You’ve looked forward to the end of the day. A patient punched you. Others were so weak that you lifted them from beds or wheelchairs and then cleaned them after they went to the bathroom. If they made it there.
You want to go home. Barbecue. The kids. A Netflix binge.
Then your supervisor drops the news: You’re staying for another 8-hour shift. Again.
It happens all the time every year to nurses and psychiatric technicians who work in state hospitals, veterans homes and prison medical facilities. Those jobs logged 3.75 million overtime hours in fiscal 2014-15, according to a new report by a bipartisan state commission, and taxpayers spent $179 million to cover it.
The Little Hoover Commission found that the state’s mental and health care services rely “so heavily on overtime as a staffing tool, that at times there are not enough volunteers to staff every shift.” So employees were ordered to work more than 417,000 overtime hours last year. One Tennessee health administrator told the commission that forced overtime amounts to “indentured servitude.”
Sylvia Hernandez, a psychiatric technician at San Bernardino’s Patton State Hospital, said, “It gets hard to stay focused on that second shift. That puts us, our peers and our patients at risk.”
Her union, the California Association of Psychiatric Technicians, figures its 3,500 members in state medical facilities worked 1.2 million hours of overtime last year at a cost of $54 million. That’s enough money to hire another 600 psych techs. So why not?
State Hospitals spokesman Ralph Montaño said in a email that, “While hiring more staff may sound like a simple solution,” some facilities struggle to recruit and retain staff and there is stiff competition for health workers.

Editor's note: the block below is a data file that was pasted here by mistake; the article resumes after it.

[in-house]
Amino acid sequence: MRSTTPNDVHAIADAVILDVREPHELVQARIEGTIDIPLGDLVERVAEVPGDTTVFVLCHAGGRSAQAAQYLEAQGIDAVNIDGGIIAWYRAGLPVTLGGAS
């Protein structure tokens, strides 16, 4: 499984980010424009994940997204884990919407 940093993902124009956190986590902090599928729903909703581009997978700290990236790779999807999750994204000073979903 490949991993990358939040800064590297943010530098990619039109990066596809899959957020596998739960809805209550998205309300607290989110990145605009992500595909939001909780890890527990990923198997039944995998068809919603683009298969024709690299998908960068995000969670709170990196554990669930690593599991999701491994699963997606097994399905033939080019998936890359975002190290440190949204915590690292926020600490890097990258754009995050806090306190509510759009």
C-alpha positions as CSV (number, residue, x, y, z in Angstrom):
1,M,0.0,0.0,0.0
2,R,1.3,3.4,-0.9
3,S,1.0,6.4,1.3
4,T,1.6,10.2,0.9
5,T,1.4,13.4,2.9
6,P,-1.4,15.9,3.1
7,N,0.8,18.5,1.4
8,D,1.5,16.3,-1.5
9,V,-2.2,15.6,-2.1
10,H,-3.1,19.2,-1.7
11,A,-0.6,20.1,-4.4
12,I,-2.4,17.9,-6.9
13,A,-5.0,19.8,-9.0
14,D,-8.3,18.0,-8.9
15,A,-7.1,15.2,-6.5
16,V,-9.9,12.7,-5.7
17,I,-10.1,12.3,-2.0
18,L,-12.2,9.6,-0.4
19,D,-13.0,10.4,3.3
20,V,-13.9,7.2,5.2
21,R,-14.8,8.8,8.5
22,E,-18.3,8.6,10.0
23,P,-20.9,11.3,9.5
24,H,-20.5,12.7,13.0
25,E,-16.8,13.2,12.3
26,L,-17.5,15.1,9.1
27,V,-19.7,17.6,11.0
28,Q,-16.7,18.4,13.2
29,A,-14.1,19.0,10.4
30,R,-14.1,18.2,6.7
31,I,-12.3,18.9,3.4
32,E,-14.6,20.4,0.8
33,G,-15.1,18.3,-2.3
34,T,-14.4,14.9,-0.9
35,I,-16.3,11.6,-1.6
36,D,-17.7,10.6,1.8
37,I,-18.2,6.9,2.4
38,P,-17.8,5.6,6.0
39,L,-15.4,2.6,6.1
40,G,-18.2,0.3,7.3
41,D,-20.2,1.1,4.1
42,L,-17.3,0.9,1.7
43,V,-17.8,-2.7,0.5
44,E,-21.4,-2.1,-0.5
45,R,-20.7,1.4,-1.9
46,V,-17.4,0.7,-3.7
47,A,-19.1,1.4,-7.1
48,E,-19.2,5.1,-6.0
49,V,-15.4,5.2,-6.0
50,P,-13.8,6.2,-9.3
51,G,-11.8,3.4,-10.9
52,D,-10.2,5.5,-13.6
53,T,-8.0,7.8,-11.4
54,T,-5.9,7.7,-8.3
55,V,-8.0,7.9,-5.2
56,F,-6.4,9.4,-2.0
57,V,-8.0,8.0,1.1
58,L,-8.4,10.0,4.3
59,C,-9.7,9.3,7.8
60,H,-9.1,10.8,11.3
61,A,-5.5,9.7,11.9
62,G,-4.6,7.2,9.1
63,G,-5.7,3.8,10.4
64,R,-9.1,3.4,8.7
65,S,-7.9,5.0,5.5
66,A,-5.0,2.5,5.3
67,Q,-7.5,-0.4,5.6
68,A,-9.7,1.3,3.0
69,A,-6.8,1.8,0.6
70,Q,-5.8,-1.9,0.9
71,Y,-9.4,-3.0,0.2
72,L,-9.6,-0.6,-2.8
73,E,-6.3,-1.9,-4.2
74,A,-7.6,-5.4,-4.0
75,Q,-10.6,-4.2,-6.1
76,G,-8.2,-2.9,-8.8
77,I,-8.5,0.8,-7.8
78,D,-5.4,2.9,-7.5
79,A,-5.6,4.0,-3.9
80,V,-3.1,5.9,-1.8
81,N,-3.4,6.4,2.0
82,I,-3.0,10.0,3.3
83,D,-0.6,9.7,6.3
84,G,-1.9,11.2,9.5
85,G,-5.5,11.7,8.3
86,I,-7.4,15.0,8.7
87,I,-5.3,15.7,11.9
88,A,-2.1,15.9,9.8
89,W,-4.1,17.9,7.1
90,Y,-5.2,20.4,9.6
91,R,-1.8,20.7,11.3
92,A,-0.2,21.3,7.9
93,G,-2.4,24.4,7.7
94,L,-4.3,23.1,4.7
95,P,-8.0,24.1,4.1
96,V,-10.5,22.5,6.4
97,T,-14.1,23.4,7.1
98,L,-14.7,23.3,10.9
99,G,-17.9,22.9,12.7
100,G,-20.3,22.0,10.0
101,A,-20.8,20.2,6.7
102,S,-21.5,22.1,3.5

The state enters the chase with a limp. Midrange pay for a state hospital registered nurse is $96,000 per year. Kaiser and the UC Medical System pay from $17,000 to $30,000 more. It takes just a few weeks to get a private-sector hospital job, but months to navigate the state’s hiring maze.
State facilities house violent offenders incompetent to stand trial or inmates not mentally fit to be set free. After California shifted low-level convicts (who tend to be younger) from state prison to local jails, the state was left with caring for older and less healthy inmates who need more individual attention. Private-sector patients are less threatening and often are less acute.
And state law restricts overtime in California’s private-sector hospitals, but not for state facilities. Gov. Jerry Brown last year vetoed a bill that would have changed that because, he said, the matter should be collectively bargained. Brown and the union are bargaining a new contract now.
Despite those hurdles, the Little Hoover report encourages lawmakers to require facilities to cut overtime by 50 percent within two years, eliminate mandatory overtime with few exceptions, streamline hiring and set up “on call” staffing.
After all, if state patient care is important enough to force employees to work against their will, doesn’t it deserve better planning so they don’t have to?